ISBN #: 978-1604947236
Page Count: 186
Copyright: February 15, 2012
(Taken from back cover)
In this impressive and varied collection of creative essays, Mathias B. Freese jousts with American culture. A mixture of the author's reminiscences, insights, observations, and criticism, This Mobius Strips of Ifs examines the use and misuse of psychotherapy, childhood trauma, complicated family relationships, his frustration as a teacher, and the enduring value of tenaciously writing through it all.
Freese scathingly describes the conditioning society imposes upon artists and awakened souls. Whether writing about the spiritual teacher Krishnamurti, poet and novelist Nikos Kazantzakis, or film giants such as Orson Welles and Buster Keaton, the author skewers where he can and applauds those who refuse to compromise and conform. The profound visceral truths in this book will speak to anyone who endeavors to be completely alive and aware.
When I received this book for review, my immediate thought was "what is a Mobius strip?" I googled it, and, well, it really didn't help. Fortunately, Freese explains it as "essentially a ribbon with a twist. A ... model used as a metaphor by physicists to describe why we ... are unable to perceive other dimensions outside of the single boundary of time." Freese uses it as a metaphor for possibilities outside our perception. He then, through numerous stories, shows us these possibilities.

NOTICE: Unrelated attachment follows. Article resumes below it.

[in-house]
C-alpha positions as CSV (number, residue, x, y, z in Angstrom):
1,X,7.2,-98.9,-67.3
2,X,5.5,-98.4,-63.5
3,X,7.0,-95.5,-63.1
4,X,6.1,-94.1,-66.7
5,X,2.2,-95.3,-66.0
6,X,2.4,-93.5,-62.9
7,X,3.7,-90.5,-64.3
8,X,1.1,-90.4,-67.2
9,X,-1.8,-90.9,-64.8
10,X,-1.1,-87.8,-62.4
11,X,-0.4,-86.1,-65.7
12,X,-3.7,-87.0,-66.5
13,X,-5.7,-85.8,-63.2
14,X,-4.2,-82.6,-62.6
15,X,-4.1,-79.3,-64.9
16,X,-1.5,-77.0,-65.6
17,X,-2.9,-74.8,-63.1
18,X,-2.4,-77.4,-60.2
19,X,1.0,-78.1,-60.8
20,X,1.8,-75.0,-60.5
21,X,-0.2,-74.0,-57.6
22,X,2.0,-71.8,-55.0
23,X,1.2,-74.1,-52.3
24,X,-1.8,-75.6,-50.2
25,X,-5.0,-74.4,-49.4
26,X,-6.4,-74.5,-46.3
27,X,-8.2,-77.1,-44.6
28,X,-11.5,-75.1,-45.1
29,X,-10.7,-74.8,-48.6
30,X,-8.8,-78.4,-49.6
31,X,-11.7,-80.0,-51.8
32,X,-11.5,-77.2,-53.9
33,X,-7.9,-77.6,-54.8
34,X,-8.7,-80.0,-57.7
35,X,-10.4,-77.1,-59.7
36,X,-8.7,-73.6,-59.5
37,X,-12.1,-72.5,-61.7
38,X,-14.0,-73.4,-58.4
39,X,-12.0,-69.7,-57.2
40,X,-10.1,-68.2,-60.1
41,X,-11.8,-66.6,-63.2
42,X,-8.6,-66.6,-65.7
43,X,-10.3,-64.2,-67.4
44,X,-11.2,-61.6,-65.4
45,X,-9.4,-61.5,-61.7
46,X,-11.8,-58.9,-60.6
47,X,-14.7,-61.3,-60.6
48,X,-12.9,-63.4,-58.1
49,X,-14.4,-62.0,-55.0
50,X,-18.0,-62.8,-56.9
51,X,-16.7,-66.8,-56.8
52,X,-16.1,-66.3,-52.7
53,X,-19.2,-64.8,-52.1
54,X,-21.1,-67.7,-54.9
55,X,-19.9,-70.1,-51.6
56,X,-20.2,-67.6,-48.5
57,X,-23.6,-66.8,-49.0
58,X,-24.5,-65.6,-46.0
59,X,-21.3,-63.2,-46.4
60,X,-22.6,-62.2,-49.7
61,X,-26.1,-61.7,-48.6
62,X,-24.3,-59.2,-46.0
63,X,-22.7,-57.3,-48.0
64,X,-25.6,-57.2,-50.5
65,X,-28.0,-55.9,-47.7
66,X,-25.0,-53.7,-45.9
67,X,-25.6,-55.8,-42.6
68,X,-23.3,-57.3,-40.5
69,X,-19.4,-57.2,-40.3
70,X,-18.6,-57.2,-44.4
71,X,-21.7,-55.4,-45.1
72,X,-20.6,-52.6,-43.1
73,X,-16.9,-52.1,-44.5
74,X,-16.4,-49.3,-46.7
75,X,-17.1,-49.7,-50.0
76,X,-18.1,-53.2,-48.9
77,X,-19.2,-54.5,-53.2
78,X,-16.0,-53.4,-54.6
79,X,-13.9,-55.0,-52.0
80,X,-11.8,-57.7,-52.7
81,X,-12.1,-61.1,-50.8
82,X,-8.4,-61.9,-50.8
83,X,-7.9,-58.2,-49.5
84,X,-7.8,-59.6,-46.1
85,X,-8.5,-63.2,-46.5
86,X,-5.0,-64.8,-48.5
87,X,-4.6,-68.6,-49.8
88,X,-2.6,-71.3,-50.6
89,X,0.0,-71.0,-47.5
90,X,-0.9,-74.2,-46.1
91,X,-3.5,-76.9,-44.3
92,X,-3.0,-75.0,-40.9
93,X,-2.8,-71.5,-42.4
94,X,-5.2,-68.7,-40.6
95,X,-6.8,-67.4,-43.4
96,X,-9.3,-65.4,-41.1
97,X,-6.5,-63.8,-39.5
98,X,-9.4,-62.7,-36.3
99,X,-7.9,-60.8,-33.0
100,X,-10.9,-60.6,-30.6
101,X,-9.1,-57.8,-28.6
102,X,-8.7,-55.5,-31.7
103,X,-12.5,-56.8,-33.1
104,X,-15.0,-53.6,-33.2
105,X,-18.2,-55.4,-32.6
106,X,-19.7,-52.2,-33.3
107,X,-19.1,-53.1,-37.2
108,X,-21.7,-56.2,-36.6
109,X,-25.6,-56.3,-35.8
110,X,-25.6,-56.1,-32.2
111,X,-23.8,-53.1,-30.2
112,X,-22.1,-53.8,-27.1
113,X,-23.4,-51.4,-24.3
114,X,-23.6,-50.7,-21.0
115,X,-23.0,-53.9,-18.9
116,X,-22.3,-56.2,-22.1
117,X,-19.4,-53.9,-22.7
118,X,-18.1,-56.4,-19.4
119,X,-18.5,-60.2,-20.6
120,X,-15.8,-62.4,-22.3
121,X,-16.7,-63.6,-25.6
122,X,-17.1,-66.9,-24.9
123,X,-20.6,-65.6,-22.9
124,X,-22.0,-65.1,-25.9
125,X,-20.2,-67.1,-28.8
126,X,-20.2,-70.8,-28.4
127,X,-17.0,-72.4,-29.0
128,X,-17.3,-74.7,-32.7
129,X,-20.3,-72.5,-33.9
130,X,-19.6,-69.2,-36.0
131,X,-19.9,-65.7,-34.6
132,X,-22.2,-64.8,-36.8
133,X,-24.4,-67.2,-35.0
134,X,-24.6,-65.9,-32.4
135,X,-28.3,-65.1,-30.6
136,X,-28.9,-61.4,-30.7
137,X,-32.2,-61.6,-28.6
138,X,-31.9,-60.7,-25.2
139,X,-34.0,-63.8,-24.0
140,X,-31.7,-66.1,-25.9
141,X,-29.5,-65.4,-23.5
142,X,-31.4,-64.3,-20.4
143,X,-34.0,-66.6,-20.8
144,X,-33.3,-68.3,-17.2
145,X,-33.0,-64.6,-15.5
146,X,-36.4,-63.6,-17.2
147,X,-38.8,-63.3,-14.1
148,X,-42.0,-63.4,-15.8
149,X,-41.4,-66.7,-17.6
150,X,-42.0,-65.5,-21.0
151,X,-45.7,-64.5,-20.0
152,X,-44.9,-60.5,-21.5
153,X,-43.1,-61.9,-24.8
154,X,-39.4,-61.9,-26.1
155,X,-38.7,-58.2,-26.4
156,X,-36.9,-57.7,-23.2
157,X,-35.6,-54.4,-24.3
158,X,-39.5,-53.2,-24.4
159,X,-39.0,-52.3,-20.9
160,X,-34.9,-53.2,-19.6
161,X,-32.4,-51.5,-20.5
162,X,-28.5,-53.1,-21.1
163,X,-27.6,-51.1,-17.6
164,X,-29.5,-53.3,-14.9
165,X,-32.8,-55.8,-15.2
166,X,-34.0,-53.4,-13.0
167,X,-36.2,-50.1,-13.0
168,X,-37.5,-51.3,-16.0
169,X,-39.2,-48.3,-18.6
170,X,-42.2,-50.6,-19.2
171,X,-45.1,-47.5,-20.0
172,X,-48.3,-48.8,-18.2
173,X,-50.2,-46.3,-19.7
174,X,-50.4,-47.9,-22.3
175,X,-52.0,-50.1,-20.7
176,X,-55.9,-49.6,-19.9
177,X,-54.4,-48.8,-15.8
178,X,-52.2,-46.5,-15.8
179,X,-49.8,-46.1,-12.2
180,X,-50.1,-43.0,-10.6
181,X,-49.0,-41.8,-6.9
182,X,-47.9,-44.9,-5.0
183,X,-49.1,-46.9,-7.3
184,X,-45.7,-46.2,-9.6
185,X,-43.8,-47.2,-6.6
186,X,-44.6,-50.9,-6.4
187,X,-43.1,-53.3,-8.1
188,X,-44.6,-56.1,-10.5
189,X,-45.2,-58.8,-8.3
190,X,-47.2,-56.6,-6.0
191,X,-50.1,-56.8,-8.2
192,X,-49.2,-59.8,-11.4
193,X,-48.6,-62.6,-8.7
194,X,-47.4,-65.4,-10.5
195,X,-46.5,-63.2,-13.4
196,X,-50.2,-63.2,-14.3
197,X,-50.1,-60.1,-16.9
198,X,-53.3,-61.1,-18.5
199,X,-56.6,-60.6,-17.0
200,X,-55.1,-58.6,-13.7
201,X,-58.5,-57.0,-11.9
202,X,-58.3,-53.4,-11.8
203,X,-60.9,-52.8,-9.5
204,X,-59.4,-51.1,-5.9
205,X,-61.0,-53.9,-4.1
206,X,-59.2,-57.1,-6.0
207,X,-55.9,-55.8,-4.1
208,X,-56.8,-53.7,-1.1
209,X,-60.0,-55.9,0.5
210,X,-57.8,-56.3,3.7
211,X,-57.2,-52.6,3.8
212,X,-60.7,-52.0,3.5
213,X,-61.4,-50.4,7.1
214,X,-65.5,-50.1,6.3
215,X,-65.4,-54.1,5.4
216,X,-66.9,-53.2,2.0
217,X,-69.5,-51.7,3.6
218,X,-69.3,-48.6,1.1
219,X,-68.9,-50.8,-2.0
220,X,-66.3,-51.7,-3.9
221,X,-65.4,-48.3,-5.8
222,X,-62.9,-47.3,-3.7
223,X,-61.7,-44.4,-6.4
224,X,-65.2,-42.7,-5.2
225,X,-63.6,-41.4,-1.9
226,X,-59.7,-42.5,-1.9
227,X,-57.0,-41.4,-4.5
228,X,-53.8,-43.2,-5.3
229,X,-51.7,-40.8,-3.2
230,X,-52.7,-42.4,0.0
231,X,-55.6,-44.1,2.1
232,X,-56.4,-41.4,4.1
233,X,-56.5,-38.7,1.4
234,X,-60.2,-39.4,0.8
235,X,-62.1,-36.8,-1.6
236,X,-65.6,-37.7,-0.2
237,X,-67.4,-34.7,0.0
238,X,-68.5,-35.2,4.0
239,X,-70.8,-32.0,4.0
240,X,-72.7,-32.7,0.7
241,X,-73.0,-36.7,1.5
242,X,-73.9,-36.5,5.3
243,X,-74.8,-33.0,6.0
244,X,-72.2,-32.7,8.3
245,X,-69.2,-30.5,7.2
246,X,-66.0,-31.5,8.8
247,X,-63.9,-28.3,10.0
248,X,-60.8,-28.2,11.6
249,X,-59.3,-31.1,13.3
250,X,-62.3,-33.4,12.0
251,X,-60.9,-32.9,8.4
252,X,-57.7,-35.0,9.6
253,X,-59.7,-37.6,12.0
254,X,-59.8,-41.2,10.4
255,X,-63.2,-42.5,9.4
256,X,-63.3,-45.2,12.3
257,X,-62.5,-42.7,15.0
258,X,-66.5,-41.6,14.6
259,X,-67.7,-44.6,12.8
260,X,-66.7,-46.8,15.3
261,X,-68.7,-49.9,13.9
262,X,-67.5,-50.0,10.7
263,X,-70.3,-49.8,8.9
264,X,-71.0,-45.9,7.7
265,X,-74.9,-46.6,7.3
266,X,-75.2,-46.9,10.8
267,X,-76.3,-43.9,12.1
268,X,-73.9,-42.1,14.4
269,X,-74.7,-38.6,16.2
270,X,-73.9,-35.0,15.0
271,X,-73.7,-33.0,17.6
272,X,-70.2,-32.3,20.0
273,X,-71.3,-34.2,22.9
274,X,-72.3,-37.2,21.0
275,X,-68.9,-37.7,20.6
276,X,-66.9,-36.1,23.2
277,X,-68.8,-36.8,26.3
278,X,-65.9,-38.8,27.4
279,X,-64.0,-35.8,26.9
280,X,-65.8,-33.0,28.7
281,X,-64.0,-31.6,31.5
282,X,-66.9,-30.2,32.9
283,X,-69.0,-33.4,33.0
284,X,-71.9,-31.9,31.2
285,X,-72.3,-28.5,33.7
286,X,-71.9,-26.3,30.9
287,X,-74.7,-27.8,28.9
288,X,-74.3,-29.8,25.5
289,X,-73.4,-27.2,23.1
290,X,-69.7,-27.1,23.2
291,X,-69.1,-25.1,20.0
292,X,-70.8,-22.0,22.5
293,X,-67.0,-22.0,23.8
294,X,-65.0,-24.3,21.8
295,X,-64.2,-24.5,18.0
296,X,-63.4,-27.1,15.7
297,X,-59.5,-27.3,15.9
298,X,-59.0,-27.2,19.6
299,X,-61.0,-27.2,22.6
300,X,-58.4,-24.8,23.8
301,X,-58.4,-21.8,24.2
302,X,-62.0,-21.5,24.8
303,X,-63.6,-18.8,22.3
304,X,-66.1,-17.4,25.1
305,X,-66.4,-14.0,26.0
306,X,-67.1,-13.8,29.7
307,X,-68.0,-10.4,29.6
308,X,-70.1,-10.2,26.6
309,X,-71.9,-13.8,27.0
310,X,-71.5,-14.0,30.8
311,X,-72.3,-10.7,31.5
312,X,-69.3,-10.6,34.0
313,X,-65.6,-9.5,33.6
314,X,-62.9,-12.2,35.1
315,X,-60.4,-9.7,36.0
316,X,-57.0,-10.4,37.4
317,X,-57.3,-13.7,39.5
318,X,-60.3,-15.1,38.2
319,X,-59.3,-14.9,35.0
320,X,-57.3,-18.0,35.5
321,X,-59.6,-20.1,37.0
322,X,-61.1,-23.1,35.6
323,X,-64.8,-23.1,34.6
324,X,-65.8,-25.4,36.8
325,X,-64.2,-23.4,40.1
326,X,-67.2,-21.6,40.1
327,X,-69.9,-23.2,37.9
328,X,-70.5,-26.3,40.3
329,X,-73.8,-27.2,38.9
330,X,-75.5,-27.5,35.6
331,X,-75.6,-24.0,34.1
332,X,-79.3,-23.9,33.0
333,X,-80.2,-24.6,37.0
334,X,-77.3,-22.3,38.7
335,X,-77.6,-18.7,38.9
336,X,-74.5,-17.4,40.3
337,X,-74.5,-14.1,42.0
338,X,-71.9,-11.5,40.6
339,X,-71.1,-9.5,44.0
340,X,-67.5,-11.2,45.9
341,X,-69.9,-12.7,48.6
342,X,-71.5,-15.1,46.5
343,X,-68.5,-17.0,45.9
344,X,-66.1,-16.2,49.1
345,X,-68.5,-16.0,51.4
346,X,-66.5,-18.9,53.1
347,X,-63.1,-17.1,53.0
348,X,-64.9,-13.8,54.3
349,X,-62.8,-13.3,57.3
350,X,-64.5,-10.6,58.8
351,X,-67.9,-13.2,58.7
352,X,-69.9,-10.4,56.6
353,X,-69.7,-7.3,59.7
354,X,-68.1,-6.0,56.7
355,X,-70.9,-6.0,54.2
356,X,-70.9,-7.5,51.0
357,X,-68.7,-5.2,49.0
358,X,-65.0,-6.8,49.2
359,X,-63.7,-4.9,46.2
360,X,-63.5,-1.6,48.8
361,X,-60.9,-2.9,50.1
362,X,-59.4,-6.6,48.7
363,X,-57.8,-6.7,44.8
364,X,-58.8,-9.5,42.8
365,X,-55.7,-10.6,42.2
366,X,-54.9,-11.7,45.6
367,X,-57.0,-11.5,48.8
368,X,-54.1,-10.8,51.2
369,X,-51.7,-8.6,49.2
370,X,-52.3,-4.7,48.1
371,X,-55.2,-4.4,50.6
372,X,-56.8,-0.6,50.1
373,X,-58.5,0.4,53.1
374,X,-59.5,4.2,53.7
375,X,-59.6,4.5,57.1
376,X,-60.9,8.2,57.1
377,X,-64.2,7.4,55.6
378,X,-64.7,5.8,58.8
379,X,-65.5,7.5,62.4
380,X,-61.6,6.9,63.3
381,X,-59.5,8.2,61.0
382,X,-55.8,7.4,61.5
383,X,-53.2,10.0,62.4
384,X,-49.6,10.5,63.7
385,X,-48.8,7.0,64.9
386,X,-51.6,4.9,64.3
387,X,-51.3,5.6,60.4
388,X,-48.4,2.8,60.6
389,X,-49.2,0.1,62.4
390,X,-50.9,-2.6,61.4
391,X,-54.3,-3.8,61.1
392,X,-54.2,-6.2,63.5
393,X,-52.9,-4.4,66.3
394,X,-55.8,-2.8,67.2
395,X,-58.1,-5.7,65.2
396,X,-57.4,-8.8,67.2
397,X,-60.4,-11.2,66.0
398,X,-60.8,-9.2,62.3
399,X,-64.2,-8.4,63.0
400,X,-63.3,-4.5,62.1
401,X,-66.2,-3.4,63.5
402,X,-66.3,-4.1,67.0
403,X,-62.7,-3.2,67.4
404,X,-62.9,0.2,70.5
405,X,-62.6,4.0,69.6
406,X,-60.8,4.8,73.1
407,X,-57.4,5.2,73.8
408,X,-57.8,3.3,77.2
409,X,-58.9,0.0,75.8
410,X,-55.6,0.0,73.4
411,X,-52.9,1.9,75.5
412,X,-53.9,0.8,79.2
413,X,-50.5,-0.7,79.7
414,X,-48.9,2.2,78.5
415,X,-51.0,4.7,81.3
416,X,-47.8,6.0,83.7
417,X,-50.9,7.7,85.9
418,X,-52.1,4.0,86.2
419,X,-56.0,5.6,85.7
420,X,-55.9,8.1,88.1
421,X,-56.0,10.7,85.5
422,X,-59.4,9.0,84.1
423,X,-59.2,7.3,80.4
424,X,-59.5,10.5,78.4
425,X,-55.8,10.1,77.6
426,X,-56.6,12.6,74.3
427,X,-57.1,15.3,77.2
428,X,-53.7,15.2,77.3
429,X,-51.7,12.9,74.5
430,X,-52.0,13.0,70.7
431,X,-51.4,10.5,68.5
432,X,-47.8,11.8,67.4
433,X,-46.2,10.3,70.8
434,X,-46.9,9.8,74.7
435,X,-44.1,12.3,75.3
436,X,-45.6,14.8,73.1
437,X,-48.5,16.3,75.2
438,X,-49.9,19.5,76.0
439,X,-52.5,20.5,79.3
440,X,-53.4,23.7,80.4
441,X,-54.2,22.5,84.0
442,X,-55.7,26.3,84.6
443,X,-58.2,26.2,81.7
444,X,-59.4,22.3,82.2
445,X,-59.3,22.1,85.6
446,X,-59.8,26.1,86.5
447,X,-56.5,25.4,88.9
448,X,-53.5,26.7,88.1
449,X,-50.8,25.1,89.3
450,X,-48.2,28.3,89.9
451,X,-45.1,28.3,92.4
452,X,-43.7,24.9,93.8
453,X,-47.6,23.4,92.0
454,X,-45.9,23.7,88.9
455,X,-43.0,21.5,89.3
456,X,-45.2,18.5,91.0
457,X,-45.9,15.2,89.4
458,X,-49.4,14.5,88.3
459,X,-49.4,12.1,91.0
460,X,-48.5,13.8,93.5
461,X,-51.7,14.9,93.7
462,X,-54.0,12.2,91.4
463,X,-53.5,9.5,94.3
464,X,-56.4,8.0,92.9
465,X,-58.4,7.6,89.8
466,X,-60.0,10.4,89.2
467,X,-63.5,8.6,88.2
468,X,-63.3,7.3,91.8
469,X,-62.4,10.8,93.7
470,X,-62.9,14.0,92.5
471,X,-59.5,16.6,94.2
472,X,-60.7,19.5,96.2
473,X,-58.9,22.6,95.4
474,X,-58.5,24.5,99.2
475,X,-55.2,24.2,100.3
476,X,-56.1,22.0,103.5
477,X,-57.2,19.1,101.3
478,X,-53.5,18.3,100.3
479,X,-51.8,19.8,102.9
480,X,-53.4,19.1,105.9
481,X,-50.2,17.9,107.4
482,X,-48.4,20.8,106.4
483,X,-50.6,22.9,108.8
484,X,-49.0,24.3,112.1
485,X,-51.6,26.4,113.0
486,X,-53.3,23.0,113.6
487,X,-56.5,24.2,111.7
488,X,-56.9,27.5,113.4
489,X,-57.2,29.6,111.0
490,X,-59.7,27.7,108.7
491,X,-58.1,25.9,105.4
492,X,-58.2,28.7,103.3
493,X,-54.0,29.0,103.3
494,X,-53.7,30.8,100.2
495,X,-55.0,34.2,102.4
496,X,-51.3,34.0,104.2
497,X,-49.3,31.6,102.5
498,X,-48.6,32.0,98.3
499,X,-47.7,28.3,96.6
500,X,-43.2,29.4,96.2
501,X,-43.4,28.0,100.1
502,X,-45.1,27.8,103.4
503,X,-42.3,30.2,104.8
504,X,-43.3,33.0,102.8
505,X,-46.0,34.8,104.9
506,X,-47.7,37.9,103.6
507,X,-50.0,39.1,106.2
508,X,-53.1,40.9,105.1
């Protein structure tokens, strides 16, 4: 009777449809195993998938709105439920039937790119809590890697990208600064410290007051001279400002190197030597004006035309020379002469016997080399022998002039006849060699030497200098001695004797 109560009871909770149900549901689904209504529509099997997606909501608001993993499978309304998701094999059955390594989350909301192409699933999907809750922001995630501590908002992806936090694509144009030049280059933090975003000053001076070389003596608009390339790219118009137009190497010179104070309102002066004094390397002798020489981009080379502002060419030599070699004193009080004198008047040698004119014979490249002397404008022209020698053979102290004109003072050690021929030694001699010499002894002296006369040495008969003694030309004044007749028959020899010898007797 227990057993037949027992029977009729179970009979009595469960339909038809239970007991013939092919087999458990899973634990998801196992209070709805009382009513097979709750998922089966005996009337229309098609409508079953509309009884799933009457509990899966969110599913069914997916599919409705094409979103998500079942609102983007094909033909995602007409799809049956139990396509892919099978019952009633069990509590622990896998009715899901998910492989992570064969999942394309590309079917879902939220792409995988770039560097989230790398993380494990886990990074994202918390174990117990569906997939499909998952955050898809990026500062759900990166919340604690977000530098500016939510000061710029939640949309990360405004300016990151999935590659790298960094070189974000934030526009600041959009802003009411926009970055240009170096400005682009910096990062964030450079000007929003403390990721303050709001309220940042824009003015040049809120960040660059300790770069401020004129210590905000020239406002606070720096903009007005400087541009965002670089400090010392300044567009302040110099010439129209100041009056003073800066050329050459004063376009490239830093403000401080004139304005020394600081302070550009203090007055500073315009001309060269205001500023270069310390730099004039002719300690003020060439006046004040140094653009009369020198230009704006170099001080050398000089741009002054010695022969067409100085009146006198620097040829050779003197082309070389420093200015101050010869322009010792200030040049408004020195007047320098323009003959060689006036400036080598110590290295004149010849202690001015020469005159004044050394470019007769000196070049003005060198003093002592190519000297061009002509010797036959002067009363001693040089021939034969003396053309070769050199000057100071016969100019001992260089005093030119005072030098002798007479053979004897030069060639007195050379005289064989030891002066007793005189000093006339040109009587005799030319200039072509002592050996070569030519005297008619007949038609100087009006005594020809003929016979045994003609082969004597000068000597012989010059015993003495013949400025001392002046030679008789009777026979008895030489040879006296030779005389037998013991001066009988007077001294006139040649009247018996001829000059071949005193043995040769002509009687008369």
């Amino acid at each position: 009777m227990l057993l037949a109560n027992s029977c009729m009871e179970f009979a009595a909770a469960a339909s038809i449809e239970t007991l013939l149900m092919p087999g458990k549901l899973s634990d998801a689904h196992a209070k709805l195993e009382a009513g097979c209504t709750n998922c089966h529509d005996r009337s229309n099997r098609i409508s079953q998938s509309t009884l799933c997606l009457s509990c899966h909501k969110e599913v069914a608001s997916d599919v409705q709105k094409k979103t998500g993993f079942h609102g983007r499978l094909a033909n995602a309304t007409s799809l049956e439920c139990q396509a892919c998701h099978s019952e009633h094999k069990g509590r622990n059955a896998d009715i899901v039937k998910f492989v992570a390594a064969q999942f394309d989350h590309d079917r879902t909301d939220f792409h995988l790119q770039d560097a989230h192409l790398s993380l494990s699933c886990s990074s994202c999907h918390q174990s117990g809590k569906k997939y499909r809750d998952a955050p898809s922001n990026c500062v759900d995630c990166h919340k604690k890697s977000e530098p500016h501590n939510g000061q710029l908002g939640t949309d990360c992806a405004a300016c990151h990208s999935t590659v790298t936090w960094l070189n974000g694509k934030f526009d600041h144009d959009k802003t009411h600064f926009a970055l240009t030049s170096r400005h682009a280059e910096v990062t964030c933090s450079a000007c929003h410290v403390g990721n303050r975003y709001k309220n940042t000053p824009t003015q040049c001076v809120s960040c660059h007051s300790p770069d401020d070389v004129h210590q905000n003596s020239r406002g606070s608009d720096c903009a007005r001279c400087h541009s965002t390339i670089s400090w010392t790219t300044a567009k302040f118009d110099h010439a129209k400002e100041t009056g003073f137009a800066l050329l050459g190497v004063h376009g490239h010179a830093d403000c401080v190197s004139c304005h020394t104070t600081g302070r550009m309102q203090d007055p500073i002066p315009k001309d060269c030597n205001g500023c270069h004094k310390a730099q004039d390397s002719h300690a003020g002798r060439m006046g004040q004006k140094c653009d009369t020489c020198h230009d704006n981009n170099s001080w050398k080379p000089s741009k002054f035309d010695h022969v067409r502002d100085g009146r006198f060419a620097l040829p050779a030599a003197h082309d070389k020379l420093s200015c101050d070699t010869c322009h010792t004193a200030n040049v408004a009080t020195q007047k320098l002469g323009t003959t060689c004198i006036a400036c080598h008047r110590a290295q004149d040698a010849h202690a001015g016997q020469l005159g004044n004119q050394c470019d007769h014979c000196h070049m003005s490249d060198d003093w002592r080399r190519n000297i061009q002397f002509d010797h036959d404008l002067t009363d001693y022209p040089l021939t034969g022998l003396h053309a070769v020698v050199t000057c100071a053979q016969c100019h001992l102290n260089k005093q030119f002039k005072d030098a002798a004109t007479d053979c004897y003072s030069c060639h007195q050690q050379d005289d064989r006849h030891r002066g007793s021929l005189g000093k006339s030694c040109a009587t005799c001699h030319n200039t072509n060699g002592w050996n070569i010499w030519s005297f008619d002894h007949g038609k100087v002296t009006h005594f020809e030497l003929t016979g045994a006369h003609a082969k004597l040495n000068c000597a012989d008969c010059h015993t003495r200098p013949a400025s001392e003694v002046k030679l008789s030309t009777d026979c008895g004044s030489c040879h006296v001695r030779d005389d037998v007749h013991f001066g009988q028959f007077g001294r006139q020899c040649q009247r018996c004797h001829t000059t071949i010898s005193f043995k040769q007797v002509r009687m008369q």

At once thought-provoking, and at times, overwhelming, he takes us into situations and sees them in fresh ways. Freese shows us that we are a product of our environment, and that we must break free of them in order to grow, as well as to face life head-on. I didn't prescribe to every belief in his writings, but it was definitely worthy of thoughtful reading. This is a collection of stories that cannot be devoured quickly, and may need to be returned to over time to truly appreciate.